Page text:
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Journal of Neuroimaging Publishes Study on LearningRx

Journal of Neuroimaging Publishes Study on LearningRx

Journal of NeuroimagingPublishes Study on MRIs Showing LearningRx ThinkRx Personal Brain Training Produced Changes in the Brain Connectivity

The results of a study published in Journal of Neuroimaginghighlight the benefits of LearningRx’s ThinkRx Personal Brain Training as seen in MRIs that demonstrate changes in brain connectivity.

ThinkRx is an intensive, 60+ hour, one-on-one, clinician-delivered cognitive training program based on the Cattell-Horn-Carroll theory of cognitive abilities, and targets multiple cognitive skills, including attention, working memory, processing speed, logic and reasoning, auditory processing, and visual processing.

The study, which was presented at the 41st Annual Meeting of the American Society of Neuroimaging by Christina Ledbetter, PhD, Louisiana State University Health Sciences Center and Amy Moore, PhD, Gibson Institute of Cognitive Research, looked at a series of case studies carried out in subject with varying degrees of traumatic brain injuries and cognitive impairment.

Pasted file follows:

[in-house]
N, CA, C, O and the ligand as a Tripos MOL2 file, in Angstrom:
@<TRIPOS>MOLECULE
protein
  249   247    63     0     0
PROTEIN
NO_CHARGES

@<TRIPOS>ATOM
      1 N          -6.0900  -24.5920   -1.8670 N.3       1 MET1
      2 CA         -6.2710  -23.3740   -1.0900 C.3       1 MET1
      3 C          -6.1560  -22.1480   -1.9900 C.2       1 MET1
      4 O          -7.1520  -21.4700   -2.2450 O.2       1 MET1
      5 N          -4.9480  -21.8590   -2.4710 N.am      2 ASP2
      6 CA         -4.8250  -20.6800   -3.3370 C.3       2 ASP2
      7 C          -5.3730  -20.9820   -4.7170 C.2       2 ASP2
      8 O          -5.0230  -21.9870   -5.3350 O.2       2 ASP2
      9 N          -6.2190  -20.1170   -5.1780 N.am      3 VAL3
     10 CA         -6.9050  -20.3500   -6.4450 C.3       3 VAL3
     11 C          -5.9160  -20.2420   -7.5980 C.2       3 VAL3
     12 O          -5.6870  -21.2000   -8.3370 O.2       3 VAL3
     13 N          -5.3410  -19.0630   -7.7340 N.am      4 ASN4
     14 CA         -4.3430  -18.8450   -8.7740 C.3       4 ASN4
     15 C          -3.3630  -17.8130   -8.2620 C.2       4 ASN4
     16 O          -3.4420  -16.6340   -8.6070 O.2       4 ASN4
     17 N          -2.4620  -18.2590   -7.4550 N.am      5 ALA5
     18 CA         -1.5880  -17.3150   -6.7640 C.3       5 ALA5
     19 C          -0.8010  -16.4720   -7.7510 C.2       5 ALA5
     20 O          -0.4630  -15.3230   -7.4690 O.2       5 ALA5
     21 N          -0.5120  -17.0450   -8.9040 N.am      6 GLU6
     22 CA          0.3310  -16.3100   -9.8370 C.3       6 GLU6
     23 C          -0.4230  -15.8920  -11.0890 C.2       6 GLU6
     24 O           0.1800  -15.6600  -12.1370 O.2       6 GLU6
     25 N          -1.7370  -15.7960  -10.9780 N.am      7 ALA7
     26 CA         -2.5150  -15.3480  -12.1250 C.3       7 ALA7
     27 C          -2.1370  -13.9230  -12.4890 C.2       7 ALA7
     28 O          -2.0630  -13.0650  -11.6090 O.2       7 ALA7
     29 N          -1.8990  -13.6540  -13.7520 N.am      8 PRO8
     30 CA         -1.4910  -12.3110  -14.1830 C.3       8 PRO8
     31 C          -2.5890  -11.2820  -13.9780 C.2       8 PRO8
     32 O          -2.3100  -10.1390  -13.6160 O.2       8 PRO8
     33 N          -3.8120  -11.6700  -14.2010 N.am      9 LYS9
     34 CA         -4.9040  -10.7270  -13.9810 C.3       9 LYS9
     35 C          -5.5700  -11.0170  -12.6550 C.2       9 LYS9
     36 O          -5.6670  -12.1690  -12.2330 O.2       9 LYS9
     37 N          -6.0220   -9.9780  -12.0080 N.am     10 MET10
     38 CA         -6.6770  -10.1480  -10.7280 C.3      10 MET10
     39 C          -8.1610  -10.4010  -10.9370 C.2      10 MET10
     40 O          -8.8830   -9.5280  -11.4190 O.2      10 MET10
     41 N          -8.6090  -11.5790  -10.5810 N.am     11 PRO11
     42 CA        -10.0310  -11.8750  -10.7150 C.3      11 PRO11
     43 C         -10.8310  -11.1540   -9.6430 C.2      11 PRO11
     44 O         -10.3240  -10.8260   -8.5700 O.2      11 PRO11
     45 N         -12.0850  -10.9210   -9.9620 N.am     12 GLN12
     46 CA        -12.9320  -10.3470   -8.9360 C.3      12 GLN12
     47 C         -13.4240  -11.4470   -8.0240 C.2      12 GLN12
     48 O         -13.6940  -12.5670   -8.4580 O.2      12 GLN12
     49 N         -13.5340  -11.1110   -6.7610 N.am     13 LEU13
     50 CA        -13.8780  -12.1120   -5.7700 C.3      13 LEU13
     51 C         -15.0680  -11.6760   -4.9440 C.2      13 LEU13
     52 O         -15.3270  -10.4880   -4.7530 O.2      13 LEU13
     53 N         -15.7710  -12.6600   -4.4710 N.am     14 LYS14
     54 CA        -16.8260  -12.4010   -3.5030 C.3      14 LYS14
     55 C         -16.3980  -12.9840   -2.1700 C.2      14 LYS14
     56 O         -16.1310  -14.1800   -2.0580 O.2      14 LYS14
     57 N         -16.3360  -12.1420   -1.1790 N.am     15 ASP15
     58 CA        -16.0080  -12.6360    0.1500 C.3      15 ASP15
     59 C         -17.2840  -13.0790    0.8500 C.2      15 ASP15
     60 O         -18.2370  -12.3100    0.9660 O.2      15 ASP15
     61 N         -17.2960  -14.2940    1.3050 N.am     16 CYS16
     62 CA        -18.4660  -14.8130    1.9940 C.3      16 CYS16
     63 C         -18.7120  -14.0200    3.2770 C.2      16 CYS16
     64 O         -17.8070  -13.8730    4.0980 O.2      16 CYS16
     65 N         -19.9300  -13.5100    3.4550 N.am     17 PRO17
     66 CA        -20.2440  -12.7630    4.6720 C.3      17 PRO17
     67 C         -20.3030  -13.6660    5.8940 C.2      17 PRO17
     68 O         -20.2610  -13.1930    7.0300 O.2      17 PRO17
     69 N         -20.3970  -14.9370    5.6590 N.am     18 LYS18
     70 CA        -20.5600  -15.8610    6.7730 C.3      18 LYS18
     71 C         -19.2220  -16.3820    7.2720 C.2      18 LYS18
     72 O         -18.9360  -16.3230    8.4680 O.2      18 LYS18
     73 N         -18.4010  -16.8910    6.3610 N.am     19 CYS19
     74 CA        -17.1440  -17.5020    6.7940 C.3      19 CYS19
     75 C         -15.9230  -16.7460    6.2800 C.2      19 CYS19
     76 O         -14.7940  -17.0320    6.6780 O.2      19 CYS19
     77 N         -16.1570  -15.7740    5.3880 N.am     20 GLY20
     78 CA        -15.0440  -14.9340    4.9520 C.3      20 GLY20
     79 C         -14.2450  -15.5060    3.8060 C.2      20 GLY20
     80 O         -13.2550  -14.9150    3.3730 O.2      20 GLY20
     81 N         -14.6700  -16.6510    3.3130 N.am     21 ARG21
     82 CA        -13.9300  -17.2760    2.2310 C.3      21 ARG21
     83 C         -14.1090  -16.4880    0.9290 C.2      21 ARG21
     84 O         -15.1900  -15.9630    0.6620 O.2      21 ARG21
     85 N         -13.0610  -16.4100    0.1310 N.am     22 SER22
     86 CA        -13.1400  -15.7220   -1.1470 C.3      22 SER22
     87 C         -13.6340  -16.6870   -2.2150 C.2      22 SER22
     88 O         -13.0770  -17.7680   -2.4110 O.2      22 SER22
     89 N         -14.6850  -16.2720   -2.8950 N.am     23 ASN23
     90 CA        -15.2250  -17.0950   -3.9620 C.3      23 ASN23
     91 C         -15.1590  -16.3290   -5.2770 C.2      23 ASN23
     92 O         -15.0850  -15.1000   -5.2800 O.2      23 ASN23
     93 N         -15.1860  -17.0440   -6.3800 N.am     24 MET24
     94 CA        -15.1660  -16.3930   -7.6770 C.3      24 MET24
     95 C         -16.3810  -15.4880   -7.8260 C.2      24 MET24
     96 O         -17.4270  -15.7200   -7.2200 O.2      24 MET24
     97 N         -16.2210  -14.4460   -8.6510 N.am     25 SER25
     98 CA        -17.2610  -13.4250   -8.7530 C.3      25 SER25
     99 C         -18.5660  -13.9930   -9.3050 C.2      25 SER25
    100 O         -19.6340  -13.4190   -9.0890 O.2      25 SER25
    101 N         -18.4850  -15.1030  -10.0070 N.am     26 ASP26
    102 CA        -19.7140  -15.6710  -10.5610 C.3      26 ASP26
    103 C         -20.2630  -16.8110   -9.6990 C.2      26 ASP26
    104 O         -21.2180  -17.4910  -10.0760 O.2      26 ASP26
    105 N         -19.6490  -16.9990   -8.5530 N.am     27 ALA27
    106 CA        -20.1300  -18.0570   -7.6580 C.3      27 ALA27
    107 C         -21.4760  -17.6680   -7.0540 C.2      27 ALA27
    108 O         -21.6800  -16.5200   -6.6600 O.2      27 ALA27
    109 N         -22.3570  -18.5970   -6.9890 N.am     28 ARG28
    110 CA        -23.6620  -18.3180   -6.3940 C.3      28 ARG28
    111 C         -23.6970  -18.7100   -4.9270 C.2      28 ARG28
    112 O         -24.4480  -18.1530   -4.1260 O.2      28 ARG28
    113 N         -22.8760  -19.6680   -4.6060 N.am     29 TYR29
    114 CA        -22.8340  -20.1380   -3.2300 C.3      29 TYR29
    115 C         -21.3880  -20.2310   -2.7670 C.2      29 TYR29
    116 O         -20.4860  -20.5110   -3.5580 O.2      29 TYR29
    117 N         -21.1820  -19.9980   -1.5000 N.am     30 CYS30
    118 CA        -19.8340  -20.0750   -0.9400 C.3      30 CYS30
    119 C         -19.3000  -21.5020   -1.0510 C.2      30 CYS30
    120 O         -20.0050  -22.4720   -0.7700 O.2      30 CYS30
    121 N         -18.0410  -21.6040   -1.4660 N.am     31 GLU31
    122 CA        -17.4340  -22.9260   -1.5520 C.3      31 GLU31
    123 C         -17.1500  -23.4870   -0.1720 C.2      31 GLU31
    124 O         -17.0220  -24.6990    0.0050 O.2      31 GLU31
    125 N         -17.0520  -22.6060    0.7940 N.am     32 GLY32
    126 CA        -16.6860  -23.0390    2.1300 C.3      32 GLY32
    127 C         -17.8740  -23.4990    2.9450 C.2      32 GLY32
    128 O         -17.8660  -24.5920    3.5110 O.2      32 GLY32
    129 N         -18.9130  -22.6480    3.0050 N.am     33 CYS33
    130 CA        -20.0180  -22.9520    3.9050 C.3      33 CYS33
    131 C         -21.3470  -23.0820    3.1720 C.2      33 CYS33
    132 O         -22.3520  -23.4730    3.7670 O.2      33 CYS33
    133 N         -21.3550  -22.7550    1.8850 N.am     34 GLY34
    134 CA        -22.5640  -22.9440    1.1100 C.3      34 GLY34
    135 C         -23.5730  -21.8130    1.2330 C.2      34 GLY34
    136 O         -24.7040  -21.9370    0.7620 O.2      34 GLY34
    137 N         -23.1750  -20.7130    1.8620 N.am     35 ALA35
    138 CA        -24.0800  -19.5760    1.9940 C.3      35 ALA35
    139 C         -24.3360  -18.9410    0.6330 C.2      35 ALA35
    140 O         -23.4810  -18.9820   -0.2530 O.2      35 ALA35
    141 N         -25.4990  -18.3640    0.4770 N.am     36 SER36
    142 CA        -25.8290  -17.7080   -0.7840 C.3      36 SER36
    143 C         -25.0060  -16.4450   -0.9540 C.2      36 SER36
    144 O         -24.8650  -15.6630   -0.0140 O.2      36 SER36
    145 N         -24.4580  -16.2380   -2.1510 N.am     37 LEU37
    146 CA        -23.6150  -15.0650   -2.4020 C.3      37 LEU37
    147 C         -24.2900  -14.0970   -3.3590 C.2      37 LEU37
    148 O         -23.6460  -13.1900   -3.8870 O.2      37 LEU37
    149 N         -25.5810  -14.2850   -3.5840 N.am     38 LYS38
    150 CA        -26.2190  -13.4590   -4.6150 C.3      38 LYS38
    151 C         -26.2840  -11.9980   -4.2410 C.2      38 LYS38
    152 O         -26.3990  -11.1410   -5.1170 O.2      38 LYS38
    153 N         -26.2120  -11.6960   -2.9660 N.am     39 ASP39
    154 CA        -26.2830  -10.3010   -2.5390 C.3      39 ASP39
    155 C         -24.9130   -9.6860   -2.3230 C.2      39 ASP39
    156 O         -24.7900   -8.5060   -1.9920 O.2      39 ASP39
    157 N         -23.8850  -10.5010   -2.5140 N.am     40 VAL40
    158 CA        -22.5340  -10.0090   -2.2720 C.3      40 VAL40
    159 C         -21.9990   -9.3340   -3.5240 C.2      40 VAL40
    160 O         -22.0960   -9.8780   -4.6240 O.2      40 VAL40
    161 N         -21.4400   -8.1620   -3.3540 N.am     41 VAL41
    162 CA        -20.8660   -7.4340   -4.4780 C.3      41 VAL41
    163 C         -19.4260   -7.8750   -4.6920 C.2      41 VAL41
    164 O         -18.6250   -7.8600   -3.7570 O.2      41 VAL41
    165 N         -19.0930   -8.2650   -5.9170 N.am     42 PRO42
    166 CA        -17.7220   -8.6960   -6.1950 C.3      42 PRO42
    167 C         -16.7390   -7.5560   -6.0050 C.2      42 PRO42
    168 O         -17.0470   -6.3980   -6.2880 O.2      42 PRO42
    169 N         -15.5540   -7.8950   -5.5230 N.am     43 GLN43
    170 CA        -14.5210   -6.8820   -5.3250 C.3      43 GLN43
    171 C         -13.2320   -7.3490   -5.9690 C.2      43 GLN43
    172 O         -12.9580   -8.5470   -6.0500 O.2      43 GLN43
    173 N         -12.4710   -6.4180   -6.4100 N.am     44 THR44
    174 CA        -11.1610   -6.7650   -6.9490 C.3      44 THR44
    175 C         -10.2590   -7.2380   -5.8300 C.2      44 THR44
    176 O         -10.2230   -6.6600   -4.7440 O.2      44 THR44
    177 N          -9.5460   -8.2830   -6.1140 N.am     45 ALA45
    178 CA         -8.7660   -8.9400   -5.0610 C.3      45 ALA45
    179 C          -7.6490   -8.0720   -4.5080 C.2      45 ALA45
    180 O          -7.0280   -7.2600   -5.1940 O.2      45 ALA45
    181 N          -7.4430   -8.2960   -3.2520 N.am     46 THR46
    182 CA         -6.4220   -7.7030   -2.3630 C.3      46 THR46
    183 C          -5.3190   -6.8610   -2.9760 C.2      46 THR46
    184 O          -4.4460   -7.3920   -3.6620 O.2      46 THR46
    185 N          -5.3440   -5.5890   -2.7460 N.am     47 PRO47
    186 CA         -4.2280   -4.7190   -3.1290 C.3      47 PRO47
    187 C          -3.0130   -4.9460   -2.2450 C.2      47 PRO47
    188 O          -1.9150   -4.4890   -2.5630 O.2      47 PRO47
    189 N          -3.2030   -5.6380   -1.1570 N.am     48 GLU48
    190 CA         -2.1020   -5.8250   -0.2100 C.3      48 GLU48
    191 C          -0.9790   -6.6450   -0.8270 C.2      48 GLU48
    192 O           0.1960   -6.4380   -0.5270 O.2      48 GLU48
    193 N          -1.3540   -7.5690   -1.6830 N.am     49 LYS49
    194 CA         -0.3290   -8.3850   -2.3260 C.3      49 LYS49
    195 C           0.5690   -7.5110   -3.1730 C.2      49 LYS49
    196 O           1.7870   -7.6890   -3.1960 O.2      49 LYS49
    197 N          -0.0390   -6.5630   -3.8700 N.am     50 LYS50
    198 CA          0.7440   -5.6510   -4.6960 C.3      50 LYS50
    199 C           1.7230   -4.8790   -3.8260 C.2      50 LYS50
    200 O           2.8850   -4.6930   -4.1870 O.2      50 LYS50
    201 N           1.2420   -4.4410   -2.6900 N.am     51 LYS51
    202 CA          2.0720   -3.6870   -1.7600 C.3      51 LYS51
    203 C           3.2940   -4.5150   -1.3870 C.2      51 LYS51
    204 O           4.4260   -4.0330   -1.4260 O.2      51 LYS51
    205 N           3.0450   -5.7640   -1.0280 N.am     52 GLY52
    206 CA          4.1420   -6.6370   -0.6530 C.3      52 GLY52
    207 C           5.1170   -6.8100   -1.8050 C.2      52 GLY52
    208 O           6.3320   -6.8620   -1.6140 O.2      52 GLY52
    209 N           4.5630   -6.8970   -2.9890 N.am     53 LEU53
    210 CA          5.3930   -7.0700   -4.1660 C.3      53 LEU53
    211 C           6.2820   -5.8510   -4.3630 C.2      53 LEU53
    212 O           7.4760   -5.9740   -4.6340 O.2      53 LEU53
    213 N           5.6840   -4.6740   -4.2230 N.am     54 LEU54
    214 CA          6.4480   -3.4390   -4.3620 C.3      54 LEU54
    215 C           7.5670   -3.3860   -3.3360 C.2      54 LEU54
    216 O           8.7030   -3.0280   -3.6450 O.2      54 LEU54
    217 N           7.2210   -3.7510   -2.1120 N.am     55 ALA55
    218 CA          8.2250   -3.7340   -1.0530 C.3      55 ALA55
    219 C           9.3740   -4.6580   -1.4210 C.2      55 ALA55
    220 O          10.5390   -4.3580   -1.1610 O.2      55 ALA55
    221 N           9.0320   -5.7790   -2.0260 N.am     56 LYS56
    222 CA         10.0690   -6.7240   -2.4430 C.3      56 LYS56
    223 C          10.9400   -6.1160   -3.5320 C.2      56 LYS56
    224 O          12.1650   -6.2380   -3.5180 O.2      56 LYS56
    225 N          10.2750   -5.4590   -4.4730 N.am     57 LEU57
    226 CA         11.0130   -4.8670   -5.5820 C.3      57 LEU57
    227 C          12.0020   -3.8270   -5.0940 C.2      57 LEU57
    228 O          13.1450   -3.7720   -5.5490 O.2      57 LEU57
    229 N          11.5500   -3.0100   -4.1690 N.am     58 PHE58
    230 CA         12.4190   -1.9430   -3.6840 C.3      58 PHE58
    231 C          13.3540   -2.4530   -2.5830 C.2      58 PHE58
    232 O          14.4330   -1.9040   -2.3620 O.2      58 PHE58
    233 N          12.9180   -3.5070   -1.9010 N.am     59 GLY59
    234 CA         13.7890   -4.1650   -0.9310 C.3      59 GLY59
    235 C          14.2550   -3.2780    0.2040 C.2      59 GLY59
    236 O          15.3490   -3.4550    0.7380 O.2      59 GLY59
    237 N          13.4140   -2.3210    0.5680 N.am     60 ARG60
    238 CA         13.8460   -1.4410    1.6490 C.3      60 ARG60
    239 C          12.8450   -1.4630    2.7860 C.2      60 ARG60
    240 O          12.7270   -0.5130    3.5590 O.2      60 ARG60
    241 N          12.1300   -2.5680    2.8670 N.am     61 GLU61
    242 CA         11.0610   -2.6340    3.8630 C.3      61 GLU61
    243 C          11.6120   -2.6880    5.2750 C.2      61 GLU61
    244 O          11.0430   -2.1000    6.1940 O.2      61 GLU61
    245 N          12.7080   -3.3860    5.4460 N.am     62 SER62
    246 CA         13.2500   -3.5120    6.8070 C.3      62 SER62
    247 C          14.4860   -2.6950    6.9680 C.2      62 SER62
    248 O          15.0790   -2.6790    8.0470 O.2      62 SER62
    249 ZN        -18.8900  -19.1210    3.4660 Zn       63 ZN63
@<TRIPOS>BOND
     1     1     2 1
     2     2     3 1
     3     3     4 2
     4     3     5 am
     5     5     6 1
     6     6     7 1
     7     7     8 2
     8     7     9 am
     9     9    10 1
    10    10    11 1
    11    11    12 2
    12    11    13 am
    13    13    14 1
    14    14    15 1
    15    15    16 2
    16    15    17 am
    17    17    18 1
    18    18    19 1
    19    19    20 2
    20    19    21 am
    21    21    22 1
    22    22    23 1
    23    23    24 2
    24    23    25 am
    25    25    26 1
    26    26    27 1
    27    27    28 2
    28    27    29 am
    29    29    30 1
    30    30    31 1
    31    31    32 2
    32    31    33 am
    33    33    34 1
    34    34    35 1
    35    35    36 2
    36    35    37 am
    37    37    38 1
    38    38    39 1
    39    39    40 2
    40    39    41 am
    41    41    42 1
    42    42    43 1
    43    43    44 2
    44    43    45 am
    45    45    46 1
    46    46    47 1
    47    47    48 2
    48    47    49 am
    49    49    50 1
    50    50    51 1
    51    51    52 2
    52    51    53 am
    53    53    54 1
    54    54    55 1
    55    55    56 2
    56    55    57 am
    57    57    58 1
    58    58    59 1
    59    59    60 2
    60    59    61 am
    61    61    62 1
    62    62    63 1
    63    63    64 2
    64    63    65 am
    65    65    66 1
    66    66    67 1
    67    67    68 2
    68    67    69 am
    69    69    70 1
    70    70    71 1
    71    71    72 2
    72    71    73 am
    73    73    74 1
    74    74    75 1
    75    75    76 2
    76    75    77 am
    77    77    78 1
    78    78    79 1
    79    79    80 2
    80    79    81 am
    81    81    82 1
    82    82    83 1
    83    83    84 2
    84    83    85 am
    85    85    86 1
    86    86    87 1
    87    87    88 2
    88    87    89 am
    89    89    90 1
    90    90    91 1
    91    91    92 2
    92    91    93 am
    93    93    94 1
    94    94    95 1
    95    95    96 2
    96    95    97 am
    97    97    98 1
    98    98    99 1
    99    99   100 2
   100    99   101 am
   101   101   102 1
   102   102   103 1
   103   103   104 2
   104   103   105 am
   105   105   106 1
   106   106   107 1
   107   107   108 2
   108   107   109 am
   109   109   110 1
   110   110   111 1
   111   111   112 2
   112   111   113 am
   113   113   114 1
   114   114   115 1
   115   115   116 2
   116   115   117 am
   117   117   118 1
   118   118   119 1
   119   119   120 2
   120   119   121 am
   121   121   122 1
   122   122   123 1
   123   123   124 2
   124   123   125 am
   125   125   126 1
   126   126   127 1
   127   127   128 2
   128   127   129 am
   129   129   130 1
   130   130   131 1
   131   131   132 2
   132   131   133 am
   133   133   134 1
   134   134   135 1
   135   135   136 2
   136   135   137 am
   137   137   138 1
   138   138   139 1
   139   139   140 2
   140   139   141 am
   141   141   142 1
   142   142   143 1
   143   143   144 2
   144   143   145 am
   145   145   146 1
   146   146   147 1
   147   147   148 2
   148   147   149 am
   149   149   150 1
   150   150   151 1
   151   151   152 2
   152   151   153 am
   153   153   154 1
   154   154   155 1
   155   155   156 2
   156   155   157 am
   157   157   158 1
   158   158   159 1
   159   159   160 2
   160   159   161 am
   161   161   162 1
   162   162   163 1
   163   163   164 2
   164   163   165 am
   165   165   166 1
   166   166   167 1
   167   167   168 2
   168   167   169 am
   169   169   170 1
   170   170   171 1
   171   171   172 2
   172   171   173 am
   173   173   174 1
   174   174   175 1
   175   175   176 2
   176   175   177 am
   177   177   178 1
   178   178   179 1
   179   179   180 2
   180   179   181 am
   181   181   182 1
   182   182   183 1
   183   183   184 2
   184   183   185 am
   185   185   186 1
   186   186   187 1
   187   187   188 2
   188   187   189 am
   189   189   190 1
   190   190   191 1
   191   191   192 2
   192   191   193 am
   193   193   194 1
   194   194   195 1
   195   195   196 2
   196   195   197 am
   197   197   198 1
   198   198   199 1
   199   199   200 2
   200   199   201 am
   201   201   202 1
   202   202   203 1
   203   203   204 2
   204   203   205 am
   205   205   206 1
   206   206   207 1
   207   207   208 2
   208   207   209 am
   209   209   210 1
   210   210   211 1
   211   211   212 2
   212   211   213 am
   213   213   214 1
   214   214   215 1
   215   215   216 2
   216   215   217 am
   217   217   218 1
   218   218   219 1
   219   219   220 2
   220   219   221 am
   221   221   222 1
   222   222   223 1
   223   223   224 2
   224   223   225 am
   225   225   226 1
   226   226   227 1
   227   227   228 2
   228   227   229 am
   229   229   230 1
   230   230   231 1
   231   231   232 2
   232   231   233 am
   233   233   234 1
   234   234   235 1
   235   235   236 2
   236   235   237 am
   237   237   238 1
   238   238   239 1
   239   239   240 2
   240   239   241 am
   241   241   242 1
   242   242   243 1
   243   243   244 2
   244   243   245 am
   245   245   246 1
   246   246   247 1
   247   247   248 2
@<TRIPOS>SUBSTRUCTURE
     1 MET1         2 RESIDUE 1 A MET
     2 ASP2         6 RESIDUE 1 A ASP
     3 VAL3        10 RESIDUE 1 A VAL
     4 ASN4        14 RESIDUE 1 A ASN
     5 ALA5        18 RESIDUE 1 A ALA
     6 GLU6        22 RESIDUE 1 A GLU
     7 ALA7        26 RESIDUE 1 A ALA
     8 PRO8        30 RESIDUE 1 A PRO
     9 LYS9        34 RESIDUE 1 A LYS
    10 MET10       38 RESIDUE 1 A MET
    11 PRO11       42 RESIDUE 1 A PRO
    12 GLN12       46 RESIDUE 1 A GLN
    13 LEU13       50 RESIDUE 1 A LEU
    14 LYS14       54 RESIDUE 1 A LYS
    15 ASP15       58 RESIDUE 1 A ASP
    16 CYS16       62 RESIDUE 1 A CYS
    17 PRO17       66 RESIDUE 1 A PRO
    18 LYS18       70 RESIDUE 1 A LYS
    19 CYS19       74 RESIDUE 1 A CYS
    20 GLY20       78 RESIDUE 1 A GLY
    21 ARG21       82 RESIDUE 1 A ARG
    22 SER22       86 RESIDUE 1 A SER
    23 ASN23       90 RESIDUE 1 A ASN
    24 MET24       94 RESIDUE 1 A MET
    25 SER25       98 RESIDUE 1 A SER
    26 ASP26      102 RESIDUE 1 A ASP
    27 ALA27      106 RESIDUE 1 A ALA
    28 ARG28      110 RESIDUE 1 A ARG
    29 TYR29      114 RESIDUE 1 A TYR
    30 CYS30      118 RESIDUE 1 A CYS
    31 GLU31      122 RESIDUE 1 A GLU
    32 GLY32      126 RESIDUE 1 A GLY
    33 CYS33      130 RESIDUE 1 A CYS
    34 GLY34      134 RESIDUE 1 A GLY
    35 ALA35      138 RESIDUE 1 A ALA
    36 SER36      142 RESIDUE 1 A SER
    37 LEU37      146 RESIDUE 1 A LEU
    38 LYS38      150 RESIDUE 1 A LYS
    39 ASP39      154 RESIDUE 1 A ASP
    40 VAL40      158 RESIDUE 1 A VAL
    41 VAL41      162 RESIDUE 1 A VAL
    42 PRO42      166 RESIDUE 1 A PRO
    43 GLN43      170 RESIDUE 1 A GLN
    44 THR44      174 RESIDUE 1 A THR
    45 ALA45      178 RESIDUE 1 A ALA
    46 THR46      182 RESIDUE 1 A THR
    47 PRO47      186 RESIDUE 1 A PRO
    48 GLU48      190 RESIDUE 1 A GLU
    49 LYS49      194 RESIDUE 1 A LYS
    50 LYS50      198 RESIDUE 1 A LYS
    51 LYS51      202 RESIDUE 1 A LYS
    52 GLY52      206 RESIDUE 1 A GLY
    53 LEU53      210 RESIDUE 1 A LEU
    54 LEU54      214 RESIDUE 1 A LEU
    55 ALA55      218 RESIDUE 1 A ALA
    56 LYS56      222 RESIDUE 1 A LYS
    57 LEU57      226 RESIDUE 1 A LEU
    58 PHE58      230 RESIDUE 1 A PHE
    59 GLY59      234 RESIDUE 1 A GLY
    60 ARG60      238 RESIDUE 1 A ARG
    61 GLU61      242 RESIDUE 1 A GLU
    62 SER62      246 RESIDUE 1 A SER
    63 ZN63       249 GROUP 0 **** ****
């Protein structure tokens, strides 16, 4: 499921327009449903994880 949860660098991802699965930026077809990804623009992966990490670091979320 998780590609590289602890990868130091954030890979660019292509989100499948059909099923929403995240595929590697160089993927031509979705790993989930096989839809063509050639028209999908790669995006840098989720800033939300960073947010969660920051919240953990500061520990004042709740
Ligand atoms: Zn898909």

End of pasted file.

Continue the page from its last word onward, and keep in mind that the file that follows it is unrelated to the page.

“In addition to MR exams, all subjects completed pre/post neuropsychologic testing and condition-specific rating scales,” explains Dr. Moore. “Quantitative and qualitative gains across subjects suggest that ThinkRx is a robust cognitive rehabilitative training program. Further, these results support the hypothesis that MRI can be used to visualize default mode network connectivity, even at the single subject level, and to quantify changes in resting-state brain connectivity at both the single subject and group level.”
A summary of the study, “Neuroimaging Outcomes of a Cognitive Rehabilitation Training Program, can be found here:

About the Gibson Institute of Cognitive Research

Gibson Institute of Cognitive Research in Colorado Springs, Colorado, is the research laboratory at LearningRx World Headquarters. The mission of the Gibson Institute is to conduct empirical research on cognitive training programs and assessments, to communicate the latest research findings to the education and cognitive science communities, and to inform the practices of cognitive trainers through rigorous testing of training programs and procedures in both the laboratory and ecologically-valid training environments.